How many times have you seen a sentence in an email that looks like this: “I’m really looking forward to seeing you tonight! J” Or “I know what you’ve been up to! J”, or any other variation, but ending with the cryptic letter J, all on its own, and wondered “What’s up with that letter J??” Does it stand for “just kidding”? (That would be ‘j/k’.) Joking? Jump? It turns out that it’s caused by Outlook, and Outlook doesn’t, apparently, have a sense of humor. It’s Outlook trying to smile – or, more precisely, it’s Outlook’s version of a smiley face.
That Microsoft website that guesses your age, how-old.net (hashtag #HowOldRobot ) is actually a cleverly disguised system designed to grab your metadata from your photos so that it can be used to advertise to you. Some of the data that how-old.net has been grabbing while guessing how old you are includes your gender, your age, and your location (along with your User Agent string). Exactly the type of data they need for targeting marketing.
Internet technology news sites are reporting the death of Internet Explorer (IE), following Microsoft Chief Marketing Officer Chris Capossela essentially announcing as much last week.
While Skype Translator was announced last year, Skype is now accepting Skype Translator registration signups. The first roll-out of the Skype voice translation tool will be Skype Translator for Windows, with Skype Translator for Mac to follow. (For a Skype Translator demo, see below.)
Microsoft has released a critical update to patch a “privately reported” Microsoft Secure Channel (“Schannel”) vulnerability which affects all current versions of Windows and Windows Server. Says Microsoft, “This security update resolves a privately reported vulnerability in the Microsoft Secure Channel (Schannel) security package in Windows.”
Microsoft has released Microsoft Windows 10 as a “Windows Technical Preview”. That means that it is sort of like a beta version of Windows 10, out for testing in the real world. And yes, as part of this, they include what can be described as key-logging, or a key-logger, meaning that your keystrokes – the characters that you type – are recorded as you are typing them.
Imagine a bracelet-like armband device that you wear on your arm, that lets you control your Mac or PC, iPhone iOS or Android phone, with a mere flick of your arm. Actually you don’t have to imagine it, because it’s here, and it’s called Myo.
Yesterday we told you about how Microsoft is one of several companies who are encrypting their services and hardening their systems against the prying of nosy agencies like the NSA. Now Microsoft is fighting a Federal court order that they turn over the data for a user’s email account whose email data resides on a server outside of the U.S. (in Ireland, to be specific).
Coincident with the Reset the Net effort, in which they are taking part, Google and Yahoo, along with Microsoft and Facebook, and others, are moving at speed to block the NSA’s snooping, and to tighten up their systems to make it more difficult for the NSA, and others, to eavesdrop on their data.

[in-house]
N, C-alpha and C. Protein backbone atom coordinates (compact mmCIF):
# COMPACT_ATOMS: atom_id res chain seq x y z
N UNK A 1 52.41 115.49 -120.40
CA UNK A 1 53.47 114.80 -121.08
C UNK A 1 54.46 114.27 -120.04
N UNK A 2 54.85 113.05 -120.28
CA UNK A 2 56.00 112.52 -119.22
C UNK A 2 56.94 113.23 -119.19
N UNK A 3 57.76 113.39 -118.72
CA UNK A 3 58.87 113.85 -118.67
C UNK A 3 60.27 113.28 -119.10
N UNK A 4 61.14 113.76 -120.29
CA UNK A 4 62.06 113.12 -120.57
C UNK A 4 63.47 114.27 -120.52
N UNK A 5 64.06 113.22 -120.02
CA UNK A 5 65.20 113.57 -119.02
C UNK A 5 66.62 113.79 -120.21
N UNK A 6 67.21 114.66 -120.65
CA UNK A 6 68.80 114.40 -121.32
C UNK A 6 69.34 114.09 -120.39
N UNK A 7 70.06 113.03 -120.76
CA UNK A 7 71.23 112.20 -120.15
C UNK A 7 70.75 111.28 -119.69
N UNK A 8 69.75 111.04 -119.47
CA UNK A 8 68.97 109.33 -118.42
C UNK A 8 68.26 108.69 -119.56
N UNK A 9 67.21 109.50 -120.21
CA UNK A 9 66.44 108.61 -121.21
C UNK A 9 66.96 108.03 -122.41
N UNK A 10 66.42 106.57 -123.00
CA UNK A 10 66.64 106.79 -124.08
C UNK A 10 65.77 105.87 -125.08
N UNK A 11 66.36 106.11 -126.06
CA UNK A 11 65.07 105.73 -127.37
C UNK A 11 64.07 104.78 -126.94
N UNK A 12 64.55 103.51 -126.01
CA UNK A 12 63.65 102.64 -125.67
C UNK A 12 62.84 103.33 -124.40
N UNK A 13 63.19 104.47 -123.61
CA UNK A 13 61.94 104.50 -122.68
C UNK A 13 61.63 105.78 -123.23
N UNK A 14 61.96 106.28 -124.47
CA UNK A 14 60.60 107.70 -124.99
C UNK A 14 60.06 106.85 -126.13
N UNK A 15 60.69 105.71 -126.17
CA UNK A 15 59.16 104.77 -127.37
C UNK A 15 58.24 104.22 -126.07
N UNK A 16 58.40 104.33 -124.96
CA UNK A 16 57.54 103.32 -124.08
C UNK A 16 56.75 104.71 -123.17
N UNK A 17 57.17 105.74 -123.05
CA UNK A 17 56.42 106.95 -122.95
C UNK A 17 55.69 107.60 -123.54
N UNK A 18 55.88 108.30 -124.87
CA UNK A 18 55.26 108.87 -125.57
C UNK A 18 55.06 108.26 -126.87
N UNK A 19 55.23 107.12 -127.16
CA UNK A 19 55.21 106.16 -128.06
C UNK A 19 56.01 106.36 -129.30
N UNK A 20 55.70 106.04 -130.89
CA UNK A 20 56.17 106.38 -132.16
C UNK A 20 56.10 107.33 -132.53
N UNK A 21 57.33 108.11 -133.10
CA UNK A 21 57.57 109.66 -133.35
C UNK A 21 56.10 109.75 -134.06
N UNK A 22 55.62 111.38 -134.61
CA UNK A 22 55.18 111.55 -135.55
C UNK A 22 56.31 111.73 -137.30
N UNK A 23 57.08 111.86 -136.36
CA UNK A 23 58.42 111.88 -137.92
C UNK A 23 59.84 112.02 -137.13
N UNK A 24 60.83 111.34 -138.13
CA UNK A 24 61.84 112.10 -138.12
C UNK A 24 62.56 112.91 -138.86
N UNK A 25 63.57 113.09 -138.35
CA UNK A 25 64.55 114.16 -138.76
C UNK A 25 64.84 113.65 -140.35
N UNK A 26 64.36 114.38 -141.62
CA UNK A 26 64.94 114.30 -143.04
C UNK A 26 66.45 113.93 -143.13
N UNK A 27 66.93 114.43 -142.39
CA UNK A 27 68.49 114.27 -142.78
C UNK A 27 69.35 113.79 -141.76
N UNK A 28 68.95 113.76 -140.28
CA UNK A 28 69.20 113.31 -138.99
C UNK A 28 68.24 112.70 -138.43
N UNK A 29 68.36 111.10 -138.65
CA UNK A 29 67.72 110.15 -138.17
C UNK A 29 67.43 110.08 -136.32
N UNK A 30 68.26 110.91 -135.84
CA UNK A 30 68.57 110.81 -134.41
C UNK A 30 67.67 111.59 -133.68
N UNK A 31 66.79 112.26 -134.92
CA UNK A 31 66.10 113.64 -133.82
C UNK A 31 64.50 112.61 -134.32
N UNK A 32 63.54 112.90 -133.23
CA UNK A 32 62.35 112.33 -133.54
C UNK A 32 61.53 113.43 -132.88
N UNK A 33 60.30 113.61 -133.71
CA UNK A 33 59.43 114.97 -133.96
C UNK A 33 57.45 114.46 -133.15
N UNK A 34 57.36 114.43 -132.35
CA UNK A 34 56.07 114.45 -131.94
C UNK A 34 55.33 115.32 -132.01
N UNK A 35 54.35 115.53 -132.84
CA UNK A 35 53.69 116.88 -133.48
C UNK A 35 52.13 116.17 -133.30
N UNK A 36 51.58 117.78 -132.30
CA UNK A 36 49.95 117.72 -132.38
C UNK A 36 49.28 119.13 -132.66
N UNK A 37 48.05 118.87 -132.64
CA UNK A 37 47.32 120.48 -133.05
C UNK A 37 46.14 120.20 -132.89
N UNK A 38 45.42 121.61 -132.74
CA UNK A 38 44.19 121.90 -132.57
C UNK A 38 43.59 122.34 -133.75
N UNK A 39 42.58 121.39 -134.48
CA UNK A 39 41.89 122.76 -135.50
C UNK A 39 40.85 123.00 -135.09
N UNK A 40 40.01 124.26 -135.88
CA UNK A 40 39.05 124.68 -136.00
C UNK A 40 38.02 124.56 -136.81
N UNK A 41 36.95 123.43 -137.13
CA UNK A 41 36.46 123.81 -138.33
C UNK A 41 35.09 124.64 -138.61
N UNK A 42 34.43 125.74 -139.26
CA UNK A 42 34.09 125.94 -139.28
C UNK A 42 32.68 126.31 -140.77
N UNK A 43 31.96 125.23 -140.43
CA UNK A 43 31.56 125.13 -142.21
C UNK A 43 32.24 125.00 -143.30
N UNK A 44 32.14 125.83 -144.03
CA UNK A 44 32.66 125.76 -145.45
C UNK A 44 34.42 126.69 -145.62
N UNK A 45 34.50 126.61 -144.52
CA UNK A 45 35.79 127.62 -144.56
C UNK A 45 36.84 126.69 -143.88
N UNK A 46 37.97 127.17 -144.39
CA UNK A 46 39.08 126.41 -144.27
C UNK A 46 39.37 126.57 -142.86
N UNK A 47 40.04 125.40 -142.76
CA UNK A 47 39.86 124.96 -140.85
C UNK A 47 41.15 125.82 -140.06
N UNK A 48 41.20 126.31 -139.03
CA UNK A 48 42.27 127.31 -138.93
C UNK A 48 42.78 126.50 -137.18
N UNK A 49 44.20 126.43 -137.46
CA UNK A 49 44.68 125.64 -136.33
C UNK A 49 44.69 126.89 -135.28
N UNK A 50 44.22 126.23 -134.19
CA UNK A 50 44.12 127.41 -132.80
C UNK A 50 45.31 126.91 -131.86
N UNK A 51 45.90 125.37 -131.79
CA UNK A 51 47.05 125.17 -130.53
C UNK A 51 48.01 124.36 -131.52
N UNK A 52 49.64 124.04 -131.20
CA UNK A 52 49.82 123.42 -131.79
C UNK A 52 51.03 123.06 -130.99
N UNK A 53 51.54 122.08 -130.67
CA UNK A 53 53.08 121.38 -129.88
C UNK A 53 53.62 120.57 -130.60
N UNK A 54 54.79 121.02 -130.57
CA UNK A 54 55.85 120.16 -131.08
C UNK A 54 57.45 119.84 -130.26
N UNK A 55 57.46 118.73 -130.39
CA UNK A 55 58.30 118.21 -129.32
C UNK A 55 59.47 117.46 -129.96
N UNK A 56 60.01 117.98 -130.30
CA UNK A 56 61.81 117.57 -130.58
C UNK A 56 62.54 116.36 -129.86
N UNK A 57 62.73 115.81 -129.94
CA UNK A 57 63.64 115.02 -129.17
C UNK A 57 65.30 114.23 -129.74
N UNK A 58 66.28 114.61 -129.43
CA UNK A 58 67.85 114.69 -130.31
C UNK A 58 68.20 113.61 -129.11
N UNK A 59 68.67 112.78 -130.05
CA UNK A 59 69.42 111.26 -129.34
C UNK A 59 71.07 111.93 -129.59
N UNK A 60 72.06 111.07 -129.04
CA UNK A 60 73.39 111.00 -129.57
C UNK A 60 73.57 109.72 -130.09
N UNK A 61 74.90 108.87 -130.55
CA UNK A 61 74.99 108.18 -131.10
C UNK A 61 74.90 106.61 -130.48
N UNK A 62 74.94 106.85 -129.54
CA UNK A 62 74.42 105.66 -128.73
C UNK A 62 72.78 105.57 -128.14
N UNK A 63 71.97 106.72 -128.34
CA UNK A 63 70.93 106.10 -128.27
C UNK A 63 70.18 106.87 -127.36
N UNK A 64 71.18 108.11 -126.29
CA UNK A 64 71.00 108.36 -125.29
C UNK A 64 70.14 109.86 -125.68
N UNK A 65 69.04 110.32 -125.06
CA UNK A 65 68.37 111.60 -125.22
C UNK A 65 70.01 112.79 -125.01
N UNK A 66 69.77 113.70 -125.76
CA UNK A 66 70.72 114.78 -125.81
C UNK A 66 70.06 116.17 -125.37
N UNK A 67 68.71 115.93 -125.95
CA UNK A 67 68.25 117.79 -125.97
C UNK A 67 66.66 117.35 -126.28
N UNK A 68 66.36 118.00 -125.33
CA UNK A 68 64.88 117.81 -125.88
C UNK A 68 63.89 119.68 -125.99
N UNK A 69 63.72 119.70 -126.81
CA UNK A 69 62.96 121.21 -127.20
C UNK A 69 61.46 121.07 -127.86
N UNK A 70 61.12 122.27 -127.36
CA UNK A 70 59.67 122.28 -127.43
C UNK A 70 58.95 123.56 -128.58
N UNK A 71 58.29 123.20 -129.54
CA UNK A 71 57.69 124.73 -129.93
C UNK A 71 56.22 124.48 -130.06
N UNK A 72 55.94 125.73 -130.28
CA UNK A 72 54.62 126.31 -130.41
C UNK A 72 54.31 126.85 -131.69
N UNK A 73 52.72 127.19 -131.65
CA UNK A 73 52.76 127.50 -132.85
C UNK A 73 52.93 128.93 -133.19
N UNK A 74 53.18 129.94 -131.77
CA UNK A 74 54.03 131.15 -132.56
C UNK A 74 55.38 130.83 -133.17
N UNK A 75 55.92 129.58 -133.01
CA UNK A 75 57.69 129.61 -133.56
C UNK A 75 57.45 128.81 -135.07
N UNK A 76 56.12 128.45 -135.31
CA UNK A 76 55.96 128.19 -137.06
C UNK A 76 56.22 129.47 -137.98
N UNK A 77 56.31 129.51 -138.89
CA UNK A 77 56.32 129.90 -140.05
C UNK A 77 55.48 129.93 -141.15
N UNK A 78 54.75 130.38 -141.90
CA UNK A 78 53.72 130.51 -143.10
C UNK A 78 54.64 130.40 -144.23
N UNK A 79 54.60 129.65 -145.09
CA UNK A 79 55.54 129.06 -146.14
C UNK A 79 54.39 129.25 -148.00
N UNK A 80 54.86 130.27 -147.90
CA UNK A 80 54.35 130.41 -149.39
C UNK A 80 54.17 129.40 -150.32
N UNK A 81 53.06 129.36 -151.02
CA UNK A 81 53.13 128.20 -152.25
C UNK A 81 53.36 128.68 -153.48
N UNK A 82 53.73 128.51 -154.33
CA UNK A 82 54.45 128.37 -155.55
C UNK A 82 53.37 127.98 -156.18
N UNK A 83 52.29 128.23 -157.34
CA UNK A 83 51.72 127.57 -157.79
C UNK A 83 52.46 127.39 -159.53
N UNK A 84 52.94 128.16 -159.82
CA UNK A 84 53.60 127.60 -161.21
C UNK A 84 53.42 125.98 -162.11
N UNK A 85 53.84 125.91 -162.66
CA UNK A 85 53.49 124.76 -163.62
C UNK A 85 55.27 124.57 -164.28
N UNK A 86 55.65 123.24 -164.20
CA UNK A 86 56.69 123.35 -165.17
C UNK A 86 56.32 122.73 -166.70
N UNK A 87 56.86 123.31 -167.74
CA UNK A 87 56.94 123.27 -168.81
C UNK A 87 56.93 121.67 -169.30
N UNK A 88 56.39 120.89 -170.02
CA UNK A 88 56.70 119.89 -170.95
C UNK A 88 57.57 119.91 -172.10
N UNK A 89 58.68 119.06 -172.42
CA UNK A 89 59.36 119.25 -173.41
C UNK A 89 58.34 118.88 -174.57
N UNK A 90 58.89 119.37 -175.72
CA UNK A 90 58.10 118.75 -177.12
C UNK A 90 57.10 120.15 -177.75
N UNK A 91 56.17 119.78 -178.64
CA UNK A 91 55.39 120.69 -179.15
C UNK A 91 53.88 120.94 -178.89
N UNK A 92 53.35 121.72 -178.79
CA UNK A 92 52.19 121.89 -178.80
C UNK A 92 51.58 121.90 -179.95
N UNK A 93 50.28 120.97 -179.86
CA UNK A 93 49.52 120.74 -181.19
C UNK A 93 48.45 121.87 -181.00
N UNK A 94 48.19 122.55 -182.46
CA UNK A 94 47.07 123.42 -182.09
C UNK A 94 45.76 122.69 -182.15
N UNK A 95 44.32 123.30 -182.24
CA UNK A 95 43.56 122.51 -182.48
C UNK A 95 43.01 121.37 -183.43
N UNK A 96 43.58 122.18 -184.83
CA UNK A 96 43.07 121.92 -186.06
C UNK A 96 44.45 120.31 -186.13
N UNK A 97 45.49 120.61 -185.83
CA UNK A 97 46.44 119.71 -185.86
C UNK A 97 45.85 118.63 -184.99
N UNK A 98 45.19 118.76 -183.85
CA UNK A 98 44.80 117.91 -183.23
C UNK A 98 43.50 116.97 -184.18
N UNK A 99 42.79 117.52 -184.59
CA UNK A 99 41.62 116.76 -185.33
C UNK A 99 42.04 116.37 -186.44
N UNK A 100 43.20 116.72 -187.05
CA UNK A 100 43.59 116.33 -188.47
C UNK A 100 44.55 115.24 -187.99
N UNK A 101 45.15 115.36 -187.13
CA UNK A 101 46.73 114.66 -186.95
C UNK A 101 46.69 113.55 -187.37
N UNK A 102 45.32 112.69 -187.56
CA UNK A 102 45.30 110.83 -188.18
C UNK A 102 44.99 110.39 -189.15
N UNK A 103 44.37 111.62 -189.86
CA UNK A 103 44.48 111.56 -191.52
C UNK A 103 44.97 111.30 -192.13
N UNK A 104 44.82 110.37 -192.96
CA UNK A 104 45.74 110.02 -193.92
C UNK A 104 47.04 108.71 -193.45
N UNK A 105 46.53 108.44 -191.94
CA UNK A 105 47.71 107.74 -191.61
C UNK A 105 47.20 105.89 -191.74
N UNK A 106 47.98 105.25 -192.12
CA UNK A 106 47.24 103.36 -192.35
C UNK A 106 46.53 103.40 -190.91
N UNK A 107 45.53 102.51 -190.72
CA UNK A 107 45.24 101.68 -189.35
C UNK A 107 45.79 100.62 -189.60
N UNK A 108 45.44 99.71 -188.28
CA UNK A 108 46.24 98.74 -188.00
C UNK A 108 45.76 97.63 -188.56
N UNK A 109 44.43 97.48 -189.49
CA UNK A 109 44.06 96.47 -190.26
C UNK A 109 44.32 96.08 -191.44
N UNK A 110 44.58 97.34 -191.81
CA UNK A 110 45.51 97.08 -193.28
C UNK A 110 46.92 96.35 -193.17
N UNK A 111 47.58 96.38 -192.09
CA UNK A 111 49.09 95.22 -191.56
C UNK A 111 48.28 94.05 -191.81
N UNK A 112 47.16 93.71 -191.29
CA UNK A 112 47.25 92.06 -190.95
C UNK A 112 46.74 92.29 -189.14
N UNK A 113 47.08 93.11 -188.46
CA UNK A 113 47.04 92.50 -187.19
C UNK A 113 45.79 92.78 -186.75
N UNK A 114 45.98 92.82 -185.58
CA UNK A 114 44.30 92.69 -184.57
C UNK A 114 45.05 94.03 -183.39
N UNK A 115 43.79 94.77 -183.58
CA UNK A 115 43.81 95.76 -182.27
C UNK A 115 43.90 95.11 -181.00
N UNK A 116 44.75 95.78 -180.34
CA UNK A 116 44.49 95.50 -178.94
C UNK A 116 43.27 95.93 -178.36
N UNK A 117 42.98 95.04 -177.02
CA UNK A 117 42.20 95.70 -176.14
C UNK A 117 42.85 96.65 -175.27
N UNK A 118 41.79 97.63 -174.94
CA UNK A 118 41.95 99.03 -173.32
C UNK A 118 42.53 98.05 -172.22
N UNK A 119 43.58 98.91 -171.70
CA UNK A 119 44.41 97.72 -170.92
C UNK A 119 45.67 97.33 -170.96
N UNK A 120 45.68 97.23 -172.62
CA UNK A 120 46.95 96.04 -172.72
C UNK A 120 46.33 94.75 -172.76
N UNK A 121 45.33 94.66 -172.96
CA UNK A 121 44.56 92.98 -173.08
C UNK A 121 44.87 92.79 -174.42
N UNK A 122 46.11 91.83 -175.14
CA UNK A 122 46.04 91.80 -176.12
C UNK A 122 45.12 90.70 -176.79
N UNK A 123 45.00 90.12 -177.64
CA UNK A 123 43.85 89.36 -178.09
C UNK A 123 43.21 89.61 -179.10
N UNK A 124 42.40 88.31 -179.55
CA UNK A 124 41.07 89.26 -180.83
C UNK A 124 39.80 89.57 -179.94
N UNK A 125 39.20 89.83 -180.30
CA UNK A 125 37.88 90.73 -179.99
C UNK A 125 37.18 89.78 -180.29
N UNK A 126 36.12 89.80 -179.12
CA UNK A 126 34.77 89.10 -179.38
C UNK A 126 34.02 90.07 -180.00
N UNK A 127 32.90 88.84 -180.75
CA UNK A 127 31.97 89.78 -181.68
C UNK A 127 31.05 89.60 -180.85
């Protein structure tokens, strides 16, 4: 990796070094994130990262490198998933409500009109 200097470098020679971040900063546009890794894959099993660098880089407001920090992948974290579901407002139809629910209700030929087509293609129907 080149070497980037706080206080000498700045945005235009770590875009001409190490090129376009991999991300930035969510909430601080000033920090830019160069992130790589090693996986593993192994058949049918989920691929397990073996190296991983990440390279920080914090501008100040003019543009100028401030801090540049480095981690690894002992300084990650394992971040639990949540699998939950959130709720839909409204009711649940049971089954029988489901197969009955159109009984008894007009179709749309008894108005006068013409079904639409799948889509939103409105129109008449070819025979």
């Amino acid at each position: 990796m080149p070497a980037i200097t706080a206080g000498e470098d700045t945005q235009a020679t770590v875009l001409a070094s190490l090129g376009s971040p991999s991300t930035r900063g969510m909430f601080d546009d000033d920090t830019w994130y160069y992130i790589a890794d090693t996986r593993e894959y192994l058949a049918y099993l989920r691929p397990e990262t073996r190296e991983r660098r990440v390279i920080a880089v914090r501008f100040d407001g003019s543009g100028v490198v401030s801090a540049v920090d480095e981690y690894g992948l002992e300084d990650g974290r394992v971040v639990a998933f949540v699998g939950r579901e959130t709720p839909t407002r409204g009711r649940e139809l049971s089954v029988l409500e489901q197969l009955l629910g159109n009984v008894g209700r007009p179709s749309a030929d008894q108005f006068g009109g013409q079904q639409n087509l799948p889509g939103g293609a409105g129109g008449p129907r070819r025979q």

The Zero Day Initiative (ZDI) has revealed a critical vulnerability in Microsoft Explorer 8 (IE 8) that Microsoft was first alerted to more than 7 months ago, and never bothered to issue a patch for or to fix. Here’s the scoop, and what to do to protect yourself from the CVE-2014-1770 vulnerability.
Both the U.S. Department of Homeland Security, and the UK analog are warning users around the world not to use Internet Explorer. The pointed warning to not use IE (any version of Internet Explorer) follows the discovery of “active exploitation of a use-after-free vulnerability in Microsoft Internet Explorer,” and comes from both US CERT (Homeland Security’s Computer Emergency Readiness Team), and the UK’s CERT.
Now that Yahoo and AOL are both stating through the DMARC p=reject that any email coming from a yahoo or aol address that isn’t sent from a yahoo or aol server should be rejected (bounced), problems are cropping up for Hotmail, Outlook, Live.com and MSN users, who are finding their own email addresses being removed from mailing lists for no apparent reason. But there is a reason.
Employees Hurt by Illegal Non-Poach Agreement Between Apple, Google, Intel, IBM, eBay, Microsoft, and Others to Get Day in Court
Employees of more than a dozen high tech giants were subject to a secret agreement (see the smoking gun documents) between the companies to not poach each other’s employees. The deal, labelled “Techtopus” by journalist Mark Ames, included Apple, Google, Intel, Adobe, Dell, IBM, eBay, Microsoft, Comcast, Clearchannel, Dreamworks and Pixar, and British public relations company WPP (which stands for Wire and Plastics Products – they started out as a manufacturer of shopping baskets).
With the news of Microsoft acquiring Nokia, there has been a resurgence in the news of the terms “feature phone” and “dumb phone” (both as contrasted to a “smartphone” – and why is “smartphone” one word, but not “featurephone” or “dumbphone”?) So, some of you may be wondering “just what is a feature phone? And how is it different from a dumb phone or a smartphone?” We explain.
Call us conspiracy theorists, but the first thing that we thought of when we heard that Microsoft and Nokia had inked a deal for Microsoft to buy Nokia – and with it Stephen Elop, who left Microsoft three years ago to become the CEO of Nokia – was that this was an inside job. Are we the only ones who are suspicious?